And this is not the only scab campaign they are involved in. They are also pushing the open letter, entitled ‘Speak out on Syria’, that criticises Jeremy Corbyn on his “silence” on the war in Syria, urges him to support an unenforcable no-fly-zone and “condemn, clearly and specifically, the actions of Assad and Russia in Syria, which have caused the overwhelming majority of civilian deaths and which present the biggest obstacle to any workable solution to the Syrian crisis”. Click here for a good article by Yassamine Mather on the role that imperialism has played in bringing about the disastrous situation in Syria – and now we are supposed to call on US and UK imperialism to sort it all out again?

Again, the AWL are playing right into the hands of the rightwing media, the right in the Labour Party and even Boris Johnson, who seemed to have been paying attention to the AWL in his speech in the House of Commons this week: “There is no commensurate horror, it seems to me, amongst some of those anti-war protest groups. I’d certainly like to see demonstrations outside the Russian embassy. Where is the Stop The War Coalition at the moment? Where are they?” (Daily Mail October 10).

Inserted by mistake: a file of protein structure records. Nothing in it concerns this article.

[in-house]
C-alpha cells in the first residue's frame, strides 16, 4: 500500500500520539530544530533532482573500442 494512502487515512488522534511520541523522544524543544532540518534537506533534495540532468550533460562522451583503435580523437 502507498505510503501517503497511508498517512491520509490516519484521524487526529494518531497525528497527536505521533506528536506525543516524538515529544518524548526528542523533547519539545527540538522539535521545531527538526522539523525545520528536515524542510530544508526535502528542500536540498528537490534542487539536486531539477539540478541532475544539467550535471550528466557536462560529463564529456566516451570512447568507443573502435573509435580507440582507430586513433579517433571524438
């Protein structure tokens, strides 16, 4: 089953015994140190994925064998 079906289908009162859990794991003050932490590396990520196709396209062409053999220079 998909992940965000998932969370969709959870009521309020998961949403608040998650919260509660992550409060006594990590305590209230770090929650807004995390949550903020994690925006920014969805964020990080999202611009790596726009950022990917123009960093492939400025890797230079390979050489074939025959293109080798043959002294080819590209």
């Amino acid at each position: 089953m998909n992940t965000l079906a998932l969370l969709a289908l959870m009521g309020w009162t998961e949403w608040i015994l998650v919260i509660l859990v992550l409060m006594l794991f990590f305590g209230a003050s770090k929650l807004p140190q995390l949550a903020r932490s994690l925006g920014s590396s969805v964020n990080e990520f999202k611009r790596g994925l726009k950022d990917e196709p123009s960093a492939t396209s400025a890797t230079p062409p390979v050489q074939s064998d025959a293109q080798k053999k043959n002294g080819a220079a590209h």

We urge all Labour Party members and those purged to boycott the AWL’s conference. Instead, we call on the Labour left to move motions in Labour Party and Momentum branches and Labour organisations that condemn the purges, the demotion of Jackie Walker by Momentum and call for democratic structures in our organisations. There are a number of model motions available on the LPM website.

Carla Roberts, Labour Party Marxists
(letter to the Weekly Worker)